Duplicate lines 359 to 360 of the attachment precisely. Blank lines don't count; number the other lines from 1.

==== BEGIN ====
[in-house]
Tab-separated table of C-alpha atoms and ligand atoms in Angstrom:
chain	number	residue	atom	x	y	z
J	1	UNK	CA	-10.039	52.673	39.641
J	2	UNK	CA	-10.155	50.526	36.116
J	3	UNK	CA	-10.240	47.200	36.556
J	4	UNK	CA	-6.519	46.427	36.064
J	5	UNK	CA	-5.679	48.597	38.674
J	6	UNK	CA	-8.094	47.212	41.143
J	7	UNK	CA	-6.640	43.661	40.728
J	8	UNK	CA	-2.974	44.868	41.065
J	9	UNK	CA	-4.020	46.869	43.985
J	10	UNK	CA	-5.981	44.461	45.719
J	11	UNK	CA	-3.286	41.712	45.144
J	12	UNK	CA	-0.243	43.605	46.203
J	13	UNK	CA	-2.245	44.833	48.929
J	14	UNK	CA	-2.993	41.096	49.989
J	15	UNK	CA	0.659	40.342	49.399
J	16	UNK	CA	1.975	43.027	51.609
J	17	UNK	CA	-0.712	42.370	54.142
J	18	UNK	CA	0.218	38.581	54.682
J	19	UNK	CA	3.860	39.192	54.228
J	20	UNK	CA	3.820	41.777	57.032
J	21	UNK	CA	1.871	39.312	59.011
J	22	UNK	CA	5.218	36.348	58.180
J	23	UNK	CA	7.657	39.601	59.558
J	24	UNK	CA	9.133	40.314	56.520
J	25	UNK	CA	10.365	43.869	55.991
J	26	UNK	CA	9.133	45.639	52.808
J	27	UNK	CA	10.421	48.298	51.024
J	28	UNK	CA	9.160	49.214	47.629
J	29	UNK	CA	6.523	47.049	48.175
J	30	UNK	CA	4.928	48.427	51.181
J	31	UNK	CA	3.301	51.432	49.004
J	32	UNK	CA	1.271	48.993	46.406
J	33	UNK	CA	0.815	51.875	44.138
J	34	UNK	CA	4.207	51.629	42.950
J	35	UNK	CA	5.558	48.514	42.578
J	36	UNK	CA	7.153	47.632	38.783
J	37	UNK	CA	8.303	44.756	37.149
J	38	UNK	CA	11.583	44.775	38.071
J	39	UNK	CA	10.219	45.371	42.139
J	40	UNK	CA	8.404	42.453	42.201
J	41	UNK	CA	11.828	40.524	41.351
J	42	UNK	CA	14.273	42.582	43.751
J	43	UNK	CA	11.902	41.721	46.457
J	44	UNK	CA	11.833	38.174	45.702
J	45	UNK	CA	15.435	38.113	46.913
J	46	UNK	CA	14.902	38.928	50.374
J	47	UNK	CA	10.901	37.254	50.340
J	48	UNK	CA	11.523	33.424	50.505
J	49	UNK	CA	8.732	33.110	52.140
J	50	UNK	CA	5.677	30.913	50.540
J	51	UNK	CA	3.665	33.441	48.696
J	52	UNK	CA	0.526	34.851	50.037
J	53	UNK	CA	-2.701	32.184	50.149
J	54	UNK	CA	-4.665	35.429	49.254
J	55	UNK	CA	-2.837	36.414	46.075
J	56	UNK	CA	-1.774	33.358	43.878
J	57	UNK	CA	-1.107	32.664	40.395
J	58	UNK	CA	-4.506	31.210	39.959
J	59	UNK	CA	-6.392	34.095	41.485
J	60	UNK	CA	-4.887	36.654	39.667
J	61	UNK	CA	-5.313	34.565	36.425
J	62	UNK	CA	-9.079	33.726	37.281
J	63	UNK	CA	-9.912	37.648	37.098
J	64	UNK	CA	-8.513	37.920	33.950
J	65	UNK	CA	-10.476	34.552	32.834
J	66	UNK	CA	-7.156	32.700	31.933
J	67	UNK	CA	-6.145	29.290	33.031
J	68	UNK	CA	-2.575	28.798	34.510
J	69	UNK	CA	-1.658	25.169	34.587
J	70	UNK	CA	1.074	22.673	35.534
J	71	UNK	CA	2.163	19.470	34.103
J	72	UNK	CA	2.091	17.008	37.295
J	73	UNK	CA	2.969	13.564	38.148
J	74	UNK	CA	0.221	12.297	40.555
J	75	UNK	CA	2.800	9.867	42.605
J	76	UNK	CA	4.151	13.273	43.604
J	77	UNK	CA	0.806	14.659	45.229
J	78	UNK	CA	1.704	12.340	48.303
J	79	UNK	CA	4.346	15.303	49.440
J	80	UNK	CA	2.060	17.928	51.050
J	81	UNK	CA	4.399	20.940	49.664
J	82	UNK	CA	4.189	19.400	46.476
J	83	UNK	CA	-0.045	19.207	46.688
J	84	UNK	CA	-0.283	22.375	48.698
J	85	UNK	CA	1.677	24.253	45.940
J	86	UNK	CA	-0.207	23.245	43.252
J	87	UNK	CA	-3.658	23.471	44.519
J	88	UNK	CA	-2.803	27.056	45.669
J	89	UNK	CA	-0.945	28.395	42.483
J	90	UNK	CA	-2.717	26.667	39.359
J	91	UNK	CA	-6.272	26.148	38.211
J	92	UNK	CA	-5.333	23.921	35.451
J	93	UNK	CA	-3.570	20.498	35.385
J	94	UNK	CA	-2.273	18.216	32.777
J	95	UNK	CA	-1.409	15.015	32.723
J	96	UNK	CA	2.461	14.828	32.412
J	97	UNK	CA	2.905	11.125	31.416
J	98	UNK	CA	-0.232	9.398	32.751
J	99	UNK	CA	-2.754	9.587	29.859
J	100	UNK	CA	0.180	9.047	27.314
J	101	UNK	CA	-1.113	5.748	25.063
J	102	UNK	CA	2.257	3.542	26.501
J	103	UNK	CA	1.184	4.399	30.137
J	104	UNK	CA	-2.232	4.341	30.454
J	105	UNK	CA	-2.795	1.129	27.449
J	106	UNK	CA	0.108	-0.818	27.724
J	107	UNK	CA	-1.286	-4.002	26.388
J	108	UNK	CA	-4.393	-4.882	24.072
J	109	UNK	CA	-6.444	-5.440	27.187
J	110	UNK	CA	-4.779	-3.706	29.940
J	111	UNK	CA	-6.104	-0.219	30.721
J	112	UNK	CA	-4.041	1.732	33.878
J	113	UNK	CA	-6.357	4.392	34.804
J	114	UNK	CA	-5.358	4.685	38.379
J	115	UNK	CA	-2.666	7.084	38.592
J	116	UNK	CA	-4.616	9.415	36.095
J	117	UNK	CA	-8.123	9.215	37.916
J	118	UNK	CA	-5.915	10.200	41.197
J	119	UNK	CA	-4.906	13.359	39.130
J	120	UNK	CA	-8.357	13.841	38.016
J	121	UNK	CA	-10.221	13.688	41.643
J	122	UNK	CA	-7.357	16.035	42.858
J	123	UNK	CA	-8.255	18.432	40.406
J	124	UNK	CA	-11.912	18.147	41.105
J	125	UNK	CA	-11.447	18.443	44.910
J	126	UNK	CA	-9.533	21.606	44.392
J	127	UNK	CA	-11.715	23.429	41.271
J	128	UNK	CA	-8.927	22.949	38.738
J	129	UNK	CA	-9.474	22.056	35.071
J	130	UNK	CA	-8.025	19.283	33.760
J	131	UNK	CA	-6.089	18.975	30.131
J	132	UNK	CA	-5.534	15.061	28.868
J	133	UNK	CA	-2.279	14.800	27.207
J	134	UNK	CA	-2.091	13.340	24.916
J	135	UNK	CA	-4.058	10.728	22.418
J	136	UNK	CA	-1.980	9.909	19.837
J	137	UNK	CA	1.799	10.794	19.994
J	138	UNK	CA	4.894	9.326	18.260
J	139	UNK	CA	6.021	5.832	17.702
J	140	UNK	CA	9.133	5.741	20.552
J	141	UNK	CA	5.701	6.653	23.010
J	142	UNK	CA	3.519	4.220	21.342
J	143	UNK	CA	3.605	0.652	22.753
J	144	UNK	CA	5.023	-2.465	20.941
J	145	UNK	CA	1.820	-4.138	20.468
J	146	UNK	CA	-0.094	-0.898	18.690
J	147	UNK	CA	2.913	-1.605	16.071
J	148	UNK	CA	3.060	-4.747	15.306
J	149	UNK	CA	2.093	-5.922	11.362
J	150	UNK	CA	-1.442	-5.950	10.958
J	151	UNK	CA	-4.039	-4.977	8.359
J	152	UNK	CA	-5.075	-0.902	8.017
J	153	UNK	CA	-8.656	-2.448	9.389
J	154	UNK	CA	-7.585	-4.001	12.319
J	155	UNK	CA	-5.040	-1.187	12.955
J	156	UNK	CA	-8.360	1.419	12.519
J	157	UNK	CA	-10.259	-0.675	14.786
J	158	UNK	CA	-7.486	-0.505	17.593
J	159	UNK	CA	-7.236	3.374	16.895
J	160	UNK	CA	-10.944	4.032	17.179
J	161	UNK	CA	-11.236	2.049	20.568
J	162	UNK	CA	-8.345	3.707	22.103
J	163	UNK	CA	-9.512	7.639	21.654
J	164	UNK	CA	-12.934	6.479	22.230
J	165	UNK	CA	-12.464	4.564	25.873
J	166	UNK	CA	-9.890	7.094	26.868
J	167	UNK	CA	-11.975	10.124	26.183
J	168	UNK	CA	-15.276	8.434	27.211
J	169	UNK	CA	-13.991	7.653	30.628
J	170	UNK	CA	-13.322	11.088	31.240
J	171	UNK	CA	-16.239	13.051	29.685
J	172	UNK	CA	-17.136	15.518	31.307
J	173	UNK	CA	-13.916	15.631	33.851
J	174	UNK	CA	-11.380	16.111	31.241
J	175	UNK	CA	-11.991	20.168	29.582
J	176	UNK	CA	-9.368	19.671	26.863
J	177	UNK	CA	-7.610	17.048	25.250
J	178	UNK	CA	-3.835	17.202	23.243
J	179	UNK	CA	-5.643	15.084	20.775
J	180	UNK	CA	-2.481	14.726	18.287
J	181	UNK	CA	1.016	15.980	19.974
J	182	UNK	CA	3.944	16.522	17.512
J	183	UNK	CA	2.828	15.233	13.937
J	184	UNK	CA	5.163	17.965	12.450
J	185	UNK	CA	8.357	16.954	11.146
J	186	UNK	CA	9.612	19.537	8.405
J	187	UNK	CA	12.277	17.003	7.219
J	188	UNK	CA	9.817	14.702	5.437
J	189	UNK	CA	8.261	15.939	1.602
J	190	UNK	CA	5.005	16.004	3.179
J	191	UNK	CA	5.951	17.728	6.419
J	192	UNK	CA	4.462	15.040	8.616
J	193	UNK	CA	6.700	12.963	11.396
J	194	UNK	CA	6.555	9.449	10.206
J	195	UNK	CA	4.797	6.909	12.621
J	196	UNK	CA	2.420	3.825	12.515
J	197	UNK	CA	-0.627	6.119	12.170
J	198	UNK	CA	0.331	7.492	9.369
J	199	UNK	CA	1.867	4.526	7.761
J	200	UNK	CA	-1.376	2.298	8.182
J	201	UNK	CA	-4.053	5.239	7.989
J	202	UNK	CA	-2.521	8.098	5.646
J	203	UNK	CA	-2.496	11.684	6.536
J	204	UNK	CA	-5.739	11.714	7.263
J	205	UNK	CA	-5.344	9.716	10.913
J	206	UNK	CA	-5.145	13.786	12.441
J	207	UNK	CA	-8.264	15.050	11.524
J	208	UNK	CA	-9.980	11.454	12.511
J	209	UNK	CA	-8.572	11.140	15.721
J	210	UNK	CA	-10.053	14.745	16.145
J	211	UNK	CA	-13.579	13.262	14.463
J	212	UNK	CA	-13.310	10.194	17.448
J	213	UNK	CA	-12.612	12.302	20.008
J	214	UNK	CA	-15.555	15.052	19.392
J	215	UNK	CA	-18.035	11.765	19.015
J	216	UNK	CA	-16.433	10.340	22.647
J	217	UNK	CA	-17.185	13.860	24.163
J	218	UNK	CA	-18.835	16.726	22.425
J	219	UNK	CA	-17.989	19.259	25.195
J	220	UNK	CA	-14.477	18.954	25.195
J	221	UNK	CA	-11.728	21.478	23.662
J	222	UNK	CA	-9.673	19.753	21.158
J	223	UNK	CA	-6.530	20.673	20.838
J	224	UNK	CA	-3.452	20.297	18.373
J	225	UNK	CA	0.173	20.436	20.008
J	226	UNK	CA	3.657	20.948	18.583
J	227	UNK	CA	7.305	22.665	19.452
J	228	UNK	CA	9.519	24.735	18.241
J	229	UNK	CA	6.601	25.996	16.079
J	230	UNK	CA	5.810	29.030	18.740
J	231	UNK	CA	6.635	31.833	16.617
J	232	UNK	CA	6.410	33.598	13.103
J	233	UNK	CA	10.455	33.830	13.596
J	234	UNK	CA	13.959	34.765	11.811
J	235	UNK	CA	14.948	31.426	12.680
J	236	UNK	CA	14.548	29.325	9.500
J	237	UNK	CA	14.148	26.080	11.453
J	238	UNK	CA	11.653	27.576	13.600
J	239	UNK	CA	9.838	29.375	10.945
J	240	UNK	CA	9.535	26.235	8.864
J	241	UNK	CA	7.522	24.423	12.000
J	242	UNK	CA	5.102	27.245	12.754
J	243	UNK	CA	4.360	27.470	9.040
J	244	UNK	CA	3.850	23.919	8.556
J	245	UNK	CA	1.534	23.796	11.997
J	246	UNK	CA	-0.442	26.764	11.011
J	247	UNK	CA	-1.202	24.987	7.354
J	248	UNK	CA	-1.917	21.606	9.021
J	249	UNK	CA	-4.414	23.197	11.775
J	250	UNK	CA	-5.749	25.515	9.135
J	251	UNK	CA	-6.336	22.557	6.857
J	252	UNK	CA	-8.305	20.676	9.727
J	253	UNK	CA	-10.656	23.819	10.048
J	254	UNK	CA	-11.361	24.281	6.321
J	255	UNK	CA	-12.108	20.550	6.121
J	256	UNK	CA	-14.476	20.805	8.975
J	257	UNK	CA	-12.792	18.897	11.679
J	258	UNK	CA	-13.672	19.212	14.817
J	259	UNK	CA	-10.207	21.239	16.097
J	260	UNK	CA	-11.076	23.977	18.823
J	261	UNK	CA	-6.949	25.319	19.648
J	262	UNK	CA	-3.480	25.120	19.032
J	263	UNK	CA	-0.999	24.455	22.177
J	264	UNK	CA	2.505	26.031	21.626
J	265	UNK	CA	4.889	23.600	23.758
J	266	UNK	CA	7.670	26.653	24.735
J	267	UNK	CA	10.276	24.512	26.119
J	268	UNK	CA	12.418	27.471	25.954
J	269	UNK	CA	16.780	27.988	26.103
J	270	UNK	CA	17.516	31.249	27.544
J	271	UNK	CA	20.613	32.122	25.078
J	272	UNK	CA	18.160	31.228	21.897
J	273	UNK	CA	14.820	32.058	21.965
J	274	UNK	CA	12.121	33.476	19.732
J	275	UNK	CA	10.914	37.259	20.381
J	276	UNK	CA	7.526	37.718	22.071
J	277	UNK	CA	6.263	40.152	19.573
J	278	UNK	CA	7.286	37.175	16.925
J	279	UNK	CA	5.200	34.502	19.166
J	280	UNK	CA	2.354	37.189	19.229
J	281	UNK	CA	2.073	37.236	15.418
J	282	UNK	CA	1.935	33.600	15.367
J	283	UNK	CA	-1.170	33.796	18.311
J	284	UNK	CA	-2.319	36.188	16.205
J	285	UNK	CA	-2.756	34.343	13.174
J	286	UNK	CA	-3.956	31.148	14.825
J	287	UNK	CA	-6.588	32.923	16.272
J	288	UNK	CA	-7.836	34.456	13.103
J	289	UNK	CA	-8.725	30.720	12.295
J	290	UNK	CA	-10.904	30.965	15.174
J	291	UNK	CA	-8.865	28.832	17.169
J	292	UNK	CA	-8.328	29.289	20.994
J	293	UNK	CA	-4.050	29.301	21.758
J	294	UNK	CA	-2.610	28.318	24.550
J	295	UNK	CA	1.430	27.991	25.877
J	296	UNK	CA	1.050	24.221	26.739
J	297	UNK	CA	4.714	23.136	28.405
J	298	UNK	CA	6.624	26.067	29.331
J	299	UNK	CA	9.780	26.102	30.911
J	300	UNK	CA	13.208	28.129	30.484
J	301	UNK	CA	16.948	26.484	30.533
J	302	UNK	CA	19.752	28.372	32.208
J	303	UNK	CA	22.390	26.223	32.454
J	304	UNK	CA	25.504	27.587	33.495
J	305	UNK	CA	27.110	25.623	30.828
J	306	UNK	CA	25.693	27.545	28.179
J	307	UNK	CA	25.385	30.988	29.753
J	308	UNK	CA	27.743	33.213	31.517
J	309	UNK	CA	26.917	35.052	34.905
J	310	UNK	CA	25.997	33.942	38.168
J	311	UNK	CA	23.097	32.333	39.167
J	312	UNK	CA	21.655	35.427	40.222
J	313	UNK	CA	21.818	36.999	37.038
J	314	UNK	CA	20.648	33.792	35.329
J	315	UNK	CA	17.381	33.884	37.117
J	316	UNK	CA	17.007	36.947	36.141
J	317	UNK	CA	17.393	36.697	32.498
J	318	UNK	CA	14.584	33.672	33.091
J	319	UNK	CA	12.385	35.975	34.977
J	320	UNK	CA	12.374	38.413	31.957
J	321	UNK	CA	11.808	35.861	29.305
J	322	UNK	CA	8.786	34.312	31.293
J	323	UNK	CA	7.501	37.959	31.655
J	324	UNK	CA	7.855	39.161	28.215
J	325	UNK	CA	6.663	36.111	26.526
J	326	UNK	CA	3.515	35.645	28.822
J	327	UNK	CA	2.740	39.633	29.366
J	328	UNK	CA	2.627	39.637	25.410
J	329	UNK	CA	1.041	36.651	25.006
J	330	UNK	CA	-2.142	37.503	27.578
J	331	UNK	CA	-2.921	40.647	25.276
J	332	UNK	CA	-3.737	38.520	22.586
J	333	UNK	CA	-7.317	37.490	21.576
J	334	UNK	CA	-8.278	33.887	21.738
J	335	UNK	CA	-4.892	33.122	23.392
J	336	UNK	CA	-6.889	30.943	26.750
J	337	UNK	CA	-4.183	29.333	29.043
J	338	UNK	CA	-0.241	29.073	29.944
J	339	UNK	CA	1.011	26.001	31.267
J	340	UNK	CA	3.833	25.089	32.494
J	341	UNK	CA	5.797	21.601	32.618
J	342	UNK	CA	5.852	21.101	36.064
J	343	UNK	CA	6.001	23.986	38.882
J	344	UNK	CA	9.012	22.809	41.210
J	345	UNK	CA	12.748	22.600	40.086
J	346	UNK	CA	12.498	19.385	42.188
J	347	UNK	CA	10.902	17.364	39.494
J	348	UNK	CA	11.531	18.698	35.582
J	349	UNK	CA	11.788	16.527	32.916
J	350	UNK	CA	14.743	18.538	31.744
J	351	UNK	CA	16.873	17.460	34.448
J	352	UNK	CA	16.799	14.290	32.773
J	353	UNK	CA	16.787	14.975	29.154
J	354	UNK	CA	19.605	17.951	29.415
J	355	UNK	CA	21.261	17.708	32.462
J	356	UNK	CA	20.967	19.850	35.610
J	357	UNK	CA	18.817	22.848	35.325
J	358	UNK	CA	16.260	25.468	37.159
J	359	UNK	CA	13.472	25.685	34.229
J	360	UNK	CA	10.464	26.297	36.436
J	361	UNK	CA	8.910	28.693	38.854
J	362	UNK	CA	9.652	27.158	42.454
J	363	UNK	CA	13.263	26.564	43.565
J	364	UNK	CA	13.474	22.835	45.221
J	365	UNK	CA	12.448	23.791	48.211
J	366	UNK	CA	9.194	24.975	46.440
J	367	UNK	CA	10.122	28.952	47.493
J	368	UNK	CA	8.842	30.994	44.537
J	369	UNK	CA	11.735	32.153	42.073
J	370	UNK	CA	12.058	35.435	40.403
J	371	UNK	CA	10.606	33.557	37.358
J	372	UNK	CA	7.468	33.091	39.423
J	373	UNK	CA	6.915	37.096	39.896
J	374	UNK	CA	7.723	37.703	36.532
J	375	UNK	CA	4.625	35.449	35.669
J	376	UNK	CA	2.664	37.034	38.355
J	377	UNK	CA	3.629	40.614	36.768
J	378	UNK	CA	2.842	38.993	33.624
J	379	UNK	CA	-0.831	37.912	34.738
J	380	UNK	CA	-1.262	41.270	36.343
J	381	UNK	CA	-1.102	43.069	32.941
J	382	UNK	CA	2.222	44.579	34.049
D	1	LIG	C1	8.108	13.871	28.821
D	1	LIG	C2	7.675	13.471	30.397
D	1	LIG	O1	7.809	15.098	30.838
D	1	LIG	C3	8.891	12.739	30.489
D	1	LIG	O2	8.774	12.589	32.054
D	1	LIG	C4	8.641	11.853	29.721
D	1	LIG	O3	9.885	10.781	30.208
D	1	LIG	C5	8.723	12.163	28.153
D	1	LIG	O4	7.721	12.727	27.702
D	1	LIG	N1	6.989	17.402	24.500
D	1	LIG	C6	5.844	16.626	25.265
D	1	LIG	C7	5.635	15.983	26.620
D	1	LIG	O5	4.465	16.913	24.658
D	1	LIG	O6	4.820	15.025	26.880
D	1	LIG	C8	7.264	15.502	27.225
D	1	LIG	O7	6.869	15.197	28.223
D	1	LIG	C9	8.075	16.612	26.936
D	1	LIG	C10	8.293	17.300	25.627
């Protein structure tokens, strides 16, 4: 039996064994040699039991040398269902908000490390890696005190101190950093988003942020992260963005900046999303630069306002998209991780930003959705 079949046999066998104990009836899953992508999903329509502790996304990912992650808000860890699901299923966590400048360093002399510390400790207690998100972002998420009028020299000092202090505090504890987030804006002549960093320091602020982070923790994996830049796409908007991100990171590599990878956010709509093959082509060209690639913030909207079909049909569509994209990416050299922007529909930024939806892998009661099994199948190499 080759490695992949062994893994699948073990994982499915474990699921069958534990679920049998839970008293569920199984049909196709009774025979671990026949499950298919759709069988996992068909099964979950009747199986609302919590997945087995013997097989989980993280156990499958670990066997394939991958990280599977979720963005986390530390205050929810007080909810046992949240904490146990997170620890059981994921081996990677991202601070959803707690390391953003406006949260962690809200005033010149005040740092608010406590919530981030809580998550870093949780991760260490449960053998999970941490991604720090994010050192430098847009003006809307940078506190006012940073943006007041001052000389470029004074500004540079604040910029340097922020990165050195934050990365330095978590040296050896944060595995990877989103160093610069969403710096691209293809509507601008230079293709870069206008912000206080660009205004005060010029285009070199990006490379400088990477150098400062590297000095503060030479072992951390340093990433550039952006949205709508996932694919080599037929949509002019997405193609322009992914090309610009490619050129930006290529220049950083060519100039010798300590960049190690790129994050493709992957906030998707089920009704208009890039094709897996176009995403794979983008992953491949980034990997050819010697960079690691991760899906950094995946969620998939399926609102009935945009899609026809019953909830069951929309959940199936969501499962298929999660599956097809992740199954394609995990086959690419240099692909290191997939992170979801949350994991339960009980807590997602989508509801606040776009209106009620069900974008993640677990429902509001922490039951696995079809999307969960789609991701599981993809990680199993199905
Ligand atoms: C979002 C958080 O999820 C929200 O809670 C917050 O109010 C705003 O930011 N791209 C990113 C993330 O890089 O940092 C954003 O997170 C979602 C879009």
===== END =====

J	356	UNK	CA	20.967	19.850	35.610
J	357	UNK	CA	18.817	22.848	35.325